Grandma Drinks Beet Juice Against Her Will
There is dirt in plastic baggies waiting on the kitchen counter
like first picked local heroine to be pushed down in the garden.
A small woman who owns an eggplant purple car cannot keep anything
she is given: her nephew needs it, her daughter asks, she would rather have cash.
She always wears an apron; the first time her husband hit her she wore a pink one
with a sewed heart against the stomach for a pocket where she kept her corked bottle
of cinnamon or forehead rag to hold back her hair.
This apron was one of her good ones with pastel picnic plaid running down the sides
and it tied with satin, not string. She still keeps the receipt for it in one of the metal cookie tins
pushed back in the pantry piled with other outdated sales. I saw it once,
dated to 1962 and priced at $14.99. That was a lot for a woman who did not know what
Woodstock was or who might of needed to return the soft smock later to buy her husband beer.
The dirt gets pushed down in the corners of her eye’s when she is out in the sun
taking care of his vegetation, with creaks in her backbone and fingertips that smell
like cucumbers–not the store bought kind that advertise them as clean, cool, spa-material
packaged in white containers meant to reduce redness. This is the real cucumber scent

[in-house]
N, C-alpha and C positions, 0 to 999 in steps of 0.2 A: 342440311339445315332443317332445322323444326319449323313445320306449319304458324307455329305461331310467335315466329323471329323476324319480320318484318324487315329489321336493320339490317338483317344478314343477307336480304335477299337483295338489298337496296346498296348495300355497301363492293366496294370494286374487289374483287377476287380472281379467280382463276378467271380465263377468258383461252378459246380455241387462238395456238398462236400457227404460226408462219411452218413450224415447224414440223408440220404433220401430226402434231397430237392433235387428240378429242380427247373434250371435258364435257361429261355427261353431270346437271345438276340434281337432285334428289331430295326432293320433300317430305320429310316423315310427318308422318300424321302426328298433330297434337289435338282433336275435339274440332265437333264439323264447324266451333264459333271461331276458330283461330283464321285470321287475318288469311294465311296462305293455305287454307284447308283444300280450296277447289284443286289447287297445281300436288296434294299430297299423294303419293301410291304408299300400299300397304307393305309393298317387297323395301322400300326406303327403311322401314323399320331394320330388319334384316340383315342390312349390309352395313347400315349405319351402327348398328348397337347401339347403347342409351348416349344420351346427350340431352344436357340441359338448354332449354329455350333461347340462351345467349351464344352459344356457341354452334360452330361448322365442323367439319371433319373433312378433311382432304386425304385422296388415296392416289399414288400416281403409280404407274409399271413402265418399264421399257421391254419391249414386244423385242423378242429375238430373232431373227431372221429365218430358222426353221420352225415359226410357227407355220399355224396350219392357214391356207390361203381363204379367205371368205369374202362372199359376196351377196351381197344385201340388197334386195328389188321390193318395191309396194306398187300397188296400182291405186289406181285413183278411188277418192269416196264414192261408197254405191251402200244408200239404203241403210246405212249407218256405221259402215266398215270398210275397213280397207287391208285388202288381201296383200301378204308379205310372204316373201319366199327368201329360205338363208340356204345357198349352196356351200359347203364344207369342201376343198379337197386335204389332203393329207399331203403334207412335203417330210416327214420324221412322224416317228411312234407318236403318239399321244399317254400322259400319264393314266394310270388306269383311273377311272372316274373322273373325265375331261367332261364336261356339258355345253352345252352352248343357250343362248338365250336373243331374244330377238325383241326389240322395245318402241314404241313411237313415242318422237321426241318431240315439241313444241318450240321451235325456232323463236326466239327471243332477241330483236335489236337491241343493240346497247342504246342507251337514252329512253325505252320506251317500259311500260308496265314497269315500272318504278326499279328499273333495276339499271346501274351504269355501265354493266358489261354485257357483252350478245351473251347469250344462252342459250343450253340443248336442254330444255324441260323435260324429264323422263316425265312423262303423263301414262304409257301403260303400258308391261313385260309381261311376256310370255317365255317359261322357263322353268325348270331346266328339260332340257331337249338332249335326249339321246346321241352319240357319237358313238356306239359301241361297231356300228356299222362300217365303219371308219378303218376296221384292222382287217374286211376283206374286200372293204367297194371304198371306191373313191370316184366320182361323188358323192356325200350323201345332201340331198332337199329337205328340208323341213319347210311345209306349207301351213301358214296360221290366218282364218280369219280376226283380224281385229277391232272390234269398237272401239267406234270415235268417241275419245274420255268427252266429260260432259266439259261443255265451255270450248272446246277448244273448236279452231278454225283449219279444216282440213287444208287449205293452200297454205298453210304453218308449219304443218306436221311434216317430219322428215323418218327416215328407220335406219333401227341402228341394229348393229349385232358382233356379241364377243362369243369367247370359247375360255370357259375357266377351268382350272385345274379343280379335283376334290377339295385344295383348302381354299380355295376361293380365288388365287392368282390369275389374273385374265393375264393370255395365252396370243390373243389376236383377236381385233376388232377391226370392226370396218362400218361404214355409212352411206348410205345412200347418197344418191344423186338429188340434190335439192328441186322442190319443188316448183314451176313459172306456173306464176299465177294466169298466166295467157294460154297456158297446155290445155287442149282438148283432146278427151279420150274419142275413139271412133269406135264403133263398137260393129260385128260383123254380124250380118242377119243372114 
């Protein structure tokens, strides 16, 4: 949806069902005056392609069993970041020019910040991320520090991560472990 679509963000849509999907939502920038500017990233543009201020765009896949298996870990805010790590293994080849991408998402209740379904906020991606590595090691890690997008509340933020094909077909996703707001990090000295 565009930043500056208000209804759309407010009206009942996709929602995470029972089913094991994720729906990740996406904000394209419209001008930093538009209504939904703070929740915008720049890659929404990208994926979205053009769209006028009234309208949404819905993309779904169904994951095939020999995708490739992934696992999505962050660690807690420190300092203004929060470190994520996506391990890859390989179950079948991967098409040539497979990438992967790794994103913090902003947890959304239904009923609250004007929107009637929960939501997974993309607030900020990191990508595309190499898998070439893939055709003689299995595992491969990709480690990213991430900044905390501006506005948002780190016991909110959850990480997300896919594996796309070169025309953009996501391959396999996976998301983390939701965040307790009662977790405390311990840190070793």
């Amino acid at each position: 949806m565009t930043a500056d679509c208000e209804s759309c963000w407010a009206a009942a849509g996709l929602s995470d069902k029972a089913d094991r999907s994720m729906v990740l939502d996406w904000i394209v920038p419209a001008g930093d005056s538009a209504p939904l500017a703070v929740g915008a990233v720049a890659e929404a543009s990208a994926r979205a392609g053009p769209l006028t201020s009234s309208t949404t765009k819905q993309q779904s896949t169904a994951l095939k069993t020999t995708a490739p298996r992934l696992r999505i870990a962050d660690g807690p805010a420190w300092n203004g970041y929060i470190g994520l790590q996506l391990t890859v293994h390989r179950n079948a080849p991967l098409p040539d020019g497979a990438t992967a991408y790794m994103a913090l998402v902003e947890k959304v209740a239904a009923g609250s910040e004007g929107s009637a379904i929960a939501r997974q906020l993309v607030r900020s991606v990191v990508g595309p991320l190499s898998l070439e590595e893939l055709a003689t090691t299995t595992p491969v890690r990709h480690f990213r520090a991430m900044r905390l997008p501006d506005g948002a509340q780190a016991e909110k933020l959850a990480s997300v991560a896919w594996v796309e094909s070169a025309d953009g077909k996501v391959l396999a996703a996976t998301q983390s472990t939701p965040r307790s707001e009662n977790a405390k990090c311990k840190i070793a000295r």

that sends your nose scrunching like an old attic melting down into the walls of a house
or the sting of untouchable skin after a slap across the cheek. This garden is not her garden.
The tomato veins wrap around her ankles like strong hands keeping on her a mattress,
the harsh grip that you can’t get the stain out of.
Her husband can see her on her knees making dents in the ground, surrounded by baskets and
dirt. His spine tingles over her knuckles wrapped around the sweet peppers and squash and
spinach. There is no swamp cabbage good enough for him to sweat over.
He will not pick vegetables, but he will break mason jars full of menstrual red, thick blood clots,
slit-wrist gush, and let it start a red paint war all on his face–licks it off his calloused fingers,
smiles the way white men do when they taste something sweet, while Grandma hopes he is kind
enough to let the beet juice drip into her mouth.
Breia-Claire Gore is an Asian-American poet living in South Carolina, where she is pursuing her BA in English concentrated in Creative Writing with distinction. Gore is a staff writer for Lithium Magazine, content creator for Adolescent Content, and assistant-editor of her college’s newspaper, The Conversationalist. When she isn’t stumbling over rough drafts or pointing out small animals on walks, she can be found drinking tea, being politically-active, and organizing her pens.